• "Utilities across the country are building dozens of old-style coal plants that will cement the industry's standing as the largest industrial source of climate-changing gases for years to come," the Washington Post reports. "An Associated Press examination of Energy Department records and information provided by utilities and trade groups shows that more than 30 traditional coal plants have been built since 2008 or are under construction."
Technology: Minorities See Broadband As Real Issue
• "In every major category, from job opportunities to acquiring health information, more African-American and Hispanic adults regard lack of broadband access as 'a major disadvantage' than whites do," according to a recent Pew poll examined by the New York Times. "Nearly half of African-Americans believe expanding broadband access should be a top government priority, compared with just under two-fifths of whites."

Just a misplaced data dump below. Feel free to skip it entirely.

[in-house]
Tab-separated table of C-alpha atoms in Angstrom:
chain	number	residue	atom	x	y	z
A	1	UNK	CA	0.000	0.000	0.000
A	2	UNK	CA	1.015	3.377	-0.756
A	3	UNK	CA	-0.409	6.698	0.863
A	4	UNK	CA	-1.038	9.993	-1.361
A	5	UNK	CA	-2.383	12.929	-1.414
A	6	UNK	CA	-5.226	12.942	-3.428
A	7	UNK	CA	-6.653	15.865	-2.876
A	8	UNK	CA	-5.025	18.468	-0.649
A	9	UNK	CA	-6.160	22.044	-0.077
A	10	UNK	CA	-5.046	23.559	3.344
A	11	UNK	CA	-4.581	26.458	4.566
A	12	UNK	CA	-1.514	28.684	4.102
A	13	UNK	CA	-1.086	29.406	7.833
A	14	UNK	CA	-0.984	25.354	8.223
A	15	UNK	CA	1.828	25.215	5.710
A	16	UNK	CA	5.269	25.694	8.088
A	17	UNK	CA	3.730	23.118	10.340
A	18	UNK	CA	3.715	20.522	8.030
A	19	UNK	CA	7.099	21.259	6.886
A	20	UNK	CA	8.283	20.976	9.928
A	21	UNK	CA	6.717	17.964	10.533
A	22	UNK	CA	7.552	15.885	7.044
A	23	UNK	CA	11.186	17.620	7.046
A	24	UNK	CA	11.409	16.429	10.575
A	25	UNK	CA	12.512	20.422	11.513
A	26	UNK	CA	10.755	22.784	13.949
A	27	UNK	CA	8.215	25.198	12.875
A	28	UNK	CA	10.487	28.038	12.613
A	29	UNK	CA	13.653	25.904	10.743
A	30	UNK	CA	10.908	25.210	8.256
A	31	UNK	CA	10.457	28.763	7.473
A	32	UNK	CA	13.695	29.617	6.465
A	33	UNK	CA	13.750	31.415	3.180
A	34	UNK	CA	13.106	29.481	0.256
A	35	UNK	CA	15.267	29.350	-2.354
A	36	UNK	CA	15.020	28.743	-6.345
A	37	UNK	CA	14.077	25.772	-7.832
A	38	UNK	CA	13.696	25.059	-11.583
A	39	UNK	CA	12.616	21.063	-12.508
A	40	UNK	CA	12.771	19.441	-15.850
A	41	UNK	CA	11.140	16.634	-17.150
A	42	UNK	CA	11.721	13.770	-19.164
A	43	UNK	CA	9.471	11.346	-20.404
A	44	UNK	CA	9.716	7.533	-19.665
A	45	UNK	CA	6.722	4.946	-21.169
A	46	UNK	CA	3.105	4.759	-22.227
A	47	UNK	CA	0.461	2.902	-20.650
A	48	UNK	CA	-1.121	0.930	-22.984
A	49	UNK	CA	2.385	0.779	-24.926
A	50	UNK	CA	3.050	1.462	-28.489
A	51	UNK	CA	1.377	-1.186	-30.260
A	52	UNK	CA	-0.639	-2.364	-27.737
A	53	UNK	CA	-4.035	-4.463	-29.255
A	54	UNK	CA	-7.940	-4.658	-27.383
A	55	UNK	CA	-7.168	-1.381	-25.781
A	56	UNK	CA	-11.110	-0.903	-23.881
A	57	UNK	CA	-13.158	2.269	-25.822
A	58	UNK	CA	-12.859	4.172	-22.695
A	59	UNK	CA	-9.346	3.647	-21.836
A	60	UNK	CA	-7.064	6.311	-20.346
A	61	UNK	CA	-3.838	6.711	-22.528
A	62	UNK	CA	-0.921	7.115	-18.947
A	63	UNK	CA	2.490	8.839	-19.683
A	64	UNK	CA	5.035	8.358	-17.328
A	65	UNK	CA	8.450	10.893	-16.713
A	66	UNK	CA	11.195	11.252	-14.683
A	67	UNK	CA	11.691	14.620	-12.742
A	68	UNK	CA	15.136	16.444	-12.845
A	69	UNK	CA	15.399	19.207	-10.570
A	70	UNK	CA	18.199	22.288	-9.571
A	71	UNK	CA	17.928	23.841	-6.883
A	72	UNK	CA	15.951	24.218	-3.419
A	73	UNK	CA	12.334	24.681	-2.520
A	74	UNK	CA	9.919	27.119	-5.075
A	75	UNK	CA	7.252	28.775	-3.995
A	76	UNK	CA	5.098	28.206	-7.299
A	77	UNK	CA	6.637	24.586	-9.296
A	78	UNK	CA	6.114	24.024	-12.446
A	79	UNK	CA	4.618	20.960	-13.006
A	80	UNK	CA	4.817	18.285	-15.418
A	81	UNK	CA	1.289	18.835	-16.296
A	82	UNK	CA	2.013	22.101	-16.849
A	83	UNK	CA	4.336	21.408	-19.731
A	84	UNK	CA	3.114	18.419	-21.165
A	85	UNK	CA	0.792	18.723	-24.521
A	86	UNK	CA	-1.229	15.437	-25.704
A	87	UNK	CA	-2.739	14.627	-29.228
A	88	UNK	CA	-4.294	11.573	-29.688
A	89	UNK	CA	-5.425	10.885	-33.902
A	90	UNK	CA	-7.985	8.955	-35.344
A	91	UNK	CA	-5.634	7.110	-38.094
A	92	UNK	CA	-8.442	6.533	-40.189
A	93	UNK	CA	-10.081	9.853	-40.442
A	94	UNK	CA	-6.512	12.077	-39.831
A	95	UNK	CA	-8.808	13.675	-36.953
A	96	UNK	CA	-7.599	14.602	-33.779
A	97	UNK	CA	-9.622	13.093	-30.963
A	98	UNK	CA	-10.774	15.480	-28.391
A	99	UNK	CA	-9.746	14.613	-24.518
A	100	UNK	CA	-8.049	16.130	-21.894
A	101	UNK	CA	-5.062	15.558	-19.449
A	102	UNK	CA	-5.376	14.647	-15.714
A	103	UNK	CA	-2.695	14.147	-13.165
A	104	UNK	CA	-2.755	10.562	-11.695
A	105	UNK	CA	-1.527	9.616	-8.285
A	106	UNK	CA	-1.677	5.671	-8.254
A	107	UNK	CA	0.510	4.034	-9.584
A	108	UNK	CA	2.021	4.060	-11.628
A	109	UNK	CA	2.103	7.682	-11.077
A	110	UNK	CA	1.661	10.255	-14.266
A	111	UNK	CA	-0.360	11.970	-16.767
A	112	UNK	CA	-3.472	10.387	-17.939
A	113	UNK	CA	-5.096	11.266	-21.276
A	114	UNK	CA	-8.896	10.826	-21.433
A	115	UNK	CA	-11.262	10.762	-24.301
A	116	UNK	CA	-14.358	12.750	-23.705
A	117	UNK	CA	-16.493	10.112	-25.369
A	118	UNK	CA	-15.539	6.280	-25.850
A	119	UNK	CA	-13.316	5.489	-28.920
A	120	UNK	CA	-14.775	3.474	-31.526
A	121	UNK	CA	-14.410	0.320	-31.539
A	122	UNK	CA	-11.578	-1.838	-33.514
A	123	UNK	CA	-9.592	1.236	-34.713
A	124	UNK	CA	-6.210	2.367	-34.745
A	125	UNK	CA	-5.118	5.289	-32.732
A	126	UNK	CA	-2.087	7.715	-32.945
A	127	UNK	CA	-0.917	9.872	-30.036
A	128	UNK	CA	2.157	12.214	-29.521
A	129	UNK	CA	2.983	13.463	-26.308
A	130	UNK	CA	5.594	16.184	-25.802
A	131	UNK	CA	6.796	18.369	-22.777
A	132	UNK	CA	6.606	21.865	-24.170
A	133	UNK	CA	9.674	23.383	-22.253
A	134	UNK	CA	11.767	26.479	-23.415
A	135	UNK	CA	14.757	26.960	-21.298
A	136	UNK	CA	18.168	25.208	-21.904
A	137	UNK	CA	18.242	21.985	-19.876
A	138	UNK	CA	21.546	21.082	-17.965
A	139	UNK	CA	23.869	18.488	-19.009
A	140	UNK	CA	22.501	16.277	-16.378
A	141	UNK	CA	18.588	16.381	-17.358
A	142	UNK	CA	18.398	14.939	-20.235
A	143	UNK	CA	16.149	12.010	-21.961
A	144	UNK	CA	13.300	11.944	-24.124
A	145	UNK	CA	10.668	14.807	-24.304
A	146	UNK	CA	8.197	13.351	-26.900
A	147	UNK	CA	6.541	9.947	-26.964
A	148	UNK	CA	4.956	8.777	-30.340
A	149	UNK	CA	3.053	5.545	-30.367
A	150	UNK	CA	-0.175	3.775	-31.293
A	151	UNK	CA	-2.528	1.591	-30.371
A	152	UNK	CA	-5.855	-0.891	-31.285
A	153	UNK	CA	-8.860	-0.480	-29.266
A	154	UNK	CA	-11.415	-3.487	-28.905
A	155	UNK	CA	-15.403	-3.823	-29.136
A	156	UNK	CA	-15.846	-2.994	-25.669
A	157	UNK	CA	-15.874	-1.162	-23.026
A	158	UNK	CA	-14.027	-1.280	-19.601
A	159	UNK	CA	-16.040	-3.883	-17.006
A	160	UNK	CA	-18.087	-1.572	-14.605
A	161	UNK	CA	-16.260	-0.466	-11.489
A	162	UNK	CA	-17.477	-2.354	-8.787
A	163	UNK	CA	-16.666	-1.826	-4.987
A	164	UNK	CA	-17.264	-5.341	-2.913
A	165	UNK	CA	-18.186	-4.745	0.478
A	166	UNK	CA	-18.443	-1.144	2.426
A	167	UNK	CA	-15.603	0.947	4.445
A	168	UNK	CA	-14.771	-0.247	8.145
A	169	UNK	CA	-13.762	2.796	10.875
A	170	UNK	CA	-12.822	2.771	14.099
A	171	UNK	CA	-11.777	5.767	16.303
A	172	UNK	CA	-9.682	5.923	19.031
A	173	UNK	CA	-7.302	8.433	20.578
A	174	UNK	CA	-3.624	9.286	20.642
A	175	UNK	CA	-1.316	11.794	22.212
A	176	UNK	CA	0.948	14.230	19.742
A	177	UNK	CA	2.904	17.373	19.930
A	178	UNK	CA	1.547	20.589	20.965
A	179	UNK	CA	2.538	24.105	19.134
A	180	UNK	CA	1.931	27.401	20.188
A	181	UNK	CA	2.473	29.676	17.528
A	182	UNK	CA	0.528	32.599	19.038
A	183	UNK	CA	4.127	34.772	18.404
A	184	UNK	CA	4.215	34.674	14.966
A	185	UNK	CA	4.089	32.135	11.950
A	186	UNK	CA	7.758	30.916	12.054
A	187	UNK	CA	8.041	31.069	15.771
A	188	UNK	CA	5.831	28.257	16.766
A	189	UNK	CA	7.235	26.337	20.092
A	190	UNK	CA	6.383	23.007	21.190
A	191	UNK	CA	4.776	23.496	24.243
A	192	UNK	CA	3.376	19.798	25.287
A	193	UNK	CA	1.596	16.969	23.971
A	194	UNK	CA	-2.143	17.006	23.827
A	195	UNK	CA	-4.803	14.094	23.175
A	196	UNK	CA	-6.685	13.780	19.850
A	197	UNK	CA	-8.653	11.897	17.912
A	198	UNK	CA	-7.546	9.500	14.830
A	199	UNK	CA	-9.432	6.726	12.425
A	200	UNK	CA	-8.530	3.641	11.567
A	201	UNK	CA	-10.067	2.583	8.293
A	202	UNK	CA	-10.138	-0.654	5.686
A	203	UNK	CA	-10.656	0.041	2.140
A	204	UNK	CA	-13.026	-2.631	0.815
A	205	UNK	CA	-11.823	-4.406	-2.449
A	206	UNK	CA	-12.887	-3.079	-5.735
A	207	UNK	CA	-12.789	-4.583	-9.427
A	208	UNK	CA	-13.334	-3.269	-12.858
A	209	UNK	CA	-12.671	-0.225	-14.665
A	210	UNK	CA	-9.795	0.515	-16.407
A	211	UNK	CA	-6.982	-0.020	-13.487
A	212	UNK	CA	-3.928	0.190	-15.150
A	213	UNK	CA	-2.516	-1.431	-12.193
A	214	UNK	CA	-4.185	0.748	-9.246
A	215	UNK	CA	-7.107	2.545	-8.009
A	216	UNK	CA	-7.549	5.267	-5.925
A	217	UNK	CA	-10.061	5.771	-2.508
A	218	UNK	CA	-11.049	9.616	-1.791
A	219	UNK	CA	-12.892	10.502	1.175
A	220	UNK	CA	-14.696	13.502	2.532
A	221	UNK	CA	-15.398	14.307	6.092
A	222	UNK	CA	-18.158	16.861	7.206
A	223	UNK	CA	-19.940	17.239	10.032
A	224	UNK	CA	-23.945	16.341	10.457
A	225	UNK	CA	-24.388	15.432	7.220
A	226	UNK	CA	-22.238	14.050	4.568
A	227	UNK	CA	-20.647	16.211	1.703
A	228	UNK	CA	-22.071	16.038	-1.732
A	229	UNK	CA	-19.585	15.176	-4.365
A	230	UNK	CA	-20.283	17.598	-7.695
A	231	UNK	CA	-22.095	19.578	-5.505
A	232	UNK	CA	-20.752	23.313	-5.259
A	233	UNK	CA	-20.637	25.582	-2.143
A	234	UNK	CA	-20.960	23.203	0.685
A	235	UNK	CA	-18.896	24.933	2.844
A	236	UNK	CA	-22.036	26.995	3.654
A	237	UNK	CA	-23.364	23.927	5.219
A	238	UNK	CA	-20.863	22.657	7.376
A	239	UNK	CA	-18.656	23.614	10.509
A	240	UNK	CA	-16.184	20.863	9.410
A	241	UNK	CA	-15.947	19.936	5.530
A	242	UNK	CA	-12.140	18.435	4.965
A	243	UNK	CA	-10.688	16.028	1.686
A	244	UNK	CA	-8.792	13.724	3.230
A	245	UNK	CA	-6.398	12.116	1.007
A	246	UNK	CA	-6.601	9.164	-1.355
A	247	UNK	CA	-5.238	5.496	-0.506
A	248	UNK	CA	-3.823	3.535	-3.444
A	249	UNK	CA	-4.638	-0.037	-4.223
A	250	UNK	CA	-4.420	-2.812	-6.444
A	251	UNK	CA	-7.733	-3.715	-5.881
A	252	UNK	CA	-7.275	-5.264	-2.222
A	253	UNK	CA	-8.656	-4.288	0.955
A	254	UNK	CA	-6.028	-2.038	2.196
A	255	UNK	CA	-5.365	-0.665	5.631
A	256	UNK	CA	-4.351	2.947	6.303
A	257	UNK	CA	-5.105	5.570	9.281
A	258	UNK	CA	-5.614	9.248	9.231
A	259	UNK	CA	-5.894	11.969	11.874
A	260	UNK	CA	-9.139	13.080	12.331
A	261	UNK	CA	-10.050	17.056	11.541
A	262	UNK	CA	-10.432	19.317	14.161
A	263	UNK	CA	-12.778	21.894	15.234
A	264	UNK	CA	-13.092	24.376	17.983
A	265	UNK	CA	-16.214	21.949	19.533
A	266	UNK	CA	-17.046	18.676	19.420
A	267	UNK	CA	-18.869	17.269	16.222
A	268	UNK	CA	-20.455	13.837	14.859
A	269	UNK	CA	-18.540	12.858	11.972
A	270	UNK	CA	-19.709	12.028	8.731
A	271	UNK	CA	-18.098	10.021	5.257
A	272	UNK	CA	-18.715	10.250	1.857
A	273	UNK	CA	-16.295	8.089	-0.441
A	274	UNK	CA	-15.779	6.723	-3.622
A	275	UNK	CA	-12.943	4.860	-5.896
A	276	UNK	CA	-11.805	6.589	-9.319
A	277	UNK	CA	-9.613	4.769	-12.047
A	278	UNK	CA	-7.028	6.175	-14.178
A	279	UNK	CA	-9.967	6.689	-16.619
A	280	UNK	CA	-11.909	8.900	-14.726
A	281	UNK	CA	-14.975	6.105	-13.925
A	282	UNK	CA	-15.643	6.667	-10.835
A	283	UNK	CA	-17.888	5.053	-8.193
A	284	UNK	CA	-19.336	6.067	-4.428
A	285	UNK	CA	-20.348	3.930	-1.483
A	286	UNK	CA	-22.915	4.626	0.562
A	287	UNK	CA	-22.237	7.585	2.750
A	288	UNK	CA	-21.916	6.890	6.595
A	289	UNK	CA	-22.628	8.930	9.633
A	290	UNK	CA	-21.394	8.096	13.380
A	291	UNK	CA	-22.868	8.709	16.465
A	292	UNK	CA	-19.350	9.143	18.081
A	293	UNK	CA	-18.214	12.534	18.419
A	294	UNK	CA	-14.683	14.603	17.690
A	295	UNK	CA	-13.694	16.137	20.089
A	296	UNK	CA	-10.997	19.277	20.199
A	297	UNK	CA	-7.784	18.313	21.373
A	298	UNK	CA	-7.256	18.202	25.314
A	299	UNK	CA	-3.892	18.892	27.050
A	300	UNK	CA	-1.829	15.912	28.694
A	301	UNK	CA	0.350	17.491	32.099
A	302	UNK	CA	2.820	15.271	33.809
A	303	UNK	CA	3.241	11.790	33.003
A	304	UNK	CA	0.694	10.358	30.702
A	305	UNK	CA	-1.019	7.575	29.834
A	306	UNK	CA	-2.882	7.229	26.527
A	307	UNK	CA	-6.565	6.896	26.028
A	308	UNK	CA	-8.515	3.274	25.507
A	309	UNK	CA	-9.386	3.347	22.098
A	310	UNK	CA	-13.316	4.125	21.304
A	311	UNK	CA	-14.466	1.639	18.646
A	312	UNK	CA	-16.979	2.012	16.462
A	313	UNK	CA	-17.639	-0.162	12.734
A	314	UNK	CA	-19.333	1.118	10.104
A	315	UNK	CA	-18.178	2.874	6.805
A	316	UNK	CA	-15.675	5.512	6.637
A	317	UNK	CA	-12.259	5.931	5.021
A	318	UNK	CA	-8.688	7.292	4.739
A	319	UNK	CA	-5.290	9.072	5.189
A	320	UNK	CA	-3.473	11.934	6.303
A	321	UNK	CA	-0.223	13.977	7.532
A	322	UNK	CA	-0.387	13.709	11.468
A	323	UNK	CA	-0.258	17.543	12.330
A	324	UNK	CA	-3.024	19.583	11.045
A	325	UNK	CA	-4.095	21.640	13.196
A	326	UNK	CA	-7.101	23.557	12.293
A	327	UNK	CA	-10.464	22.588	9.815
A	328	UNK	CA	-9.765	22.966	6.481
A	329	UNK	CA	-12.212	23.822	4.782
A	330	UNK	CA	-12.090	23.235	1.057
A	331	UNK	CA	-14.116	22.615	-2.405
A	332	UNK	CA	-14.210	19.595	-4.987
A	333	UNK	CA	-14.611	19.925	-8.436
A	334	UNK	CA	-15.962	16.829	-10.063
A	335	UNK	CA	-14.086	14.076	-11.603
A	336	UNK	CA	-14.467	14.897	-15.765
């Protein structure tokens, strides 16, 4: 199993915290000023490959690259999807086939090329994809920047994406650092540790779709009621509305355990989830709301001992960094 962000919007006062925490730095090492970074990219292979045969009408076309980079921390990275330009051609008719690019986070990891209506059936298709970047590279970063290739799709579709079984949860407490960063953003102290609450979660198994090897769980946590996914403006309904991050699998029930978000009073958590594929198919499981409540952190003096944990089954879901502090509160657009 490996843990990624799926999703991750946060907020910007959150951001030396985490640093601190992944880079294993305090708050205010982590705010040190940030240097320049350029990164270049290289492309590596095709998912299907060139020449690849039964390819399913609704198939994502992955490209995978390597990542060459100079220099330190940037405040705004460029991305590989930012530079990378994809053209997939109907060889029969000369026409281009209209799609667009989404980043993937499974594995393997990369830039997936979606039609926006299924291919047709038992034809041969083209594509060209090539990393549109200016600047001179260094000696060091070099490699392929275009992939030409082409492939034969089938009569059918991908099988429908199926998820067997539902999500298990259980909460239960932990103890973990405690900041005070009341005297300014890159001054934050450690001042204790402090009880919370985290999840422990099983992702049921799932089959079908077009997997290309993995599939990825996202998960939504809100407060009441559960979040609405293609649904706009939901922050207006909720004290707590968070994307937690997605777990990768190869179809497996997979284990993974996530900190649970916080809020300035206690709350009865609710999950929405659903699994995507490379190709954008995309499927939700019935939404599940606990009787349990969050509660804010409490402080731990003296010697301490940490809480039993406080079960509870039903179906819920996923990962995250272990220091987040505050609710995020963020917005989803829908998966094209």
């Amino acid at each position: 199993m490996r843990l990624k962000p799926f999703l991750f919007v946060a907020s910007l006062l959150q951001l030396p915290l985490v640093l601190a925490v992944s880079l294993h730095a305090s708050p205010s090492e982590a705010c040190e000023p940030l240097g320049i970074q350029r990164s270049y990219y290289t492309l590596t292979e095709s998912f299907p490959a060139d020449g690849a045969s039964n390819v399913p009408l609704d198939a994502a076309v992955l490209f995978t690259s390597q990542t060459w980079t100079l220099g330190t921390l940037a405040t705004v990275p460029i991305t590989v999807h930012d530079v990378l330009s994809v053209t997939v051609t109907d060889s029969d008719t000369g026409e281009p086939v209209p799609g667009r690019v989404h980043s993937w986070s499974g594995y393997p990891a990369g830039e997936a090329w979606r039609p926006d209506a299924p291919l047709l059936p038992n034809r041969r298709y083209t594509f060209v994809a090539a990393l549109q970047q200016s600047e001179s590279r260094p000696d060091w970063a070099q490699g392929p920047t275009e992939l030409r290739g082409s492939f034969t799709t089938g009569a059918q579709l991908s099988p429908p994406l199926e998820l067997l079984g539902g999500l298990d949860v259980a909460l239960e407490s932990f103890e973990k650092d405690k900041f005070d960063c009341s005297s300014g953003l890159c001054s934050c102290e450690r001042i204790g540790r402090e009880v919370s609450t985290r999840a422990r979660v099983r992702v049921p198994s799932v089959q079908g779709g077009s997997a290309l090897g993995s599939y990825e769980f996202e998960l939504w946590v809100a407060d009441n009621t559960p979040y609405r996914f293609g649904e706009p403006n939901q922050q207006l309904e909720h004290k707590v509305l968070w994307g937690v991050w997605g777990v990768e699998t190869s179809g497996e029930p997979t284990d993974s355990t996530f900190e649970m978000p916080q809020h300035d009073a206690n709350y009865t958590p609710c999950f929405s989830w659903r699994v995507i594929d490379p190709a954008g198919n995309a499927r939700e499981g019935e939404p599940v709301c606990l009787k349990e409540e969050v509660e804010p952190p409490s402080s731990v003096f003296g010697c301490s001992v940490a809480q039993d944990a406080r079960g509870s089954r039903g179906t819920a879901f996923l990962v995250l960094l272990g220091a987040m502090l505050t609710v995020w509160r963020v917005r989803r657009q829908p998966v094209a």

• "Plans to update Australia's broadband infrastructure are shaping up as a potential swing issue as the country faces its first hung parliament in 70 years," the Wall Street Journal (subscription) reports. "Broadband has been a hot political topic in Australia since before the 2007 federal election, with current Internet speeds lagging well behind those available in many other advanced nations; that is particularly the case for regional and rural areas."
National Security: Karzai Admits Helping Aide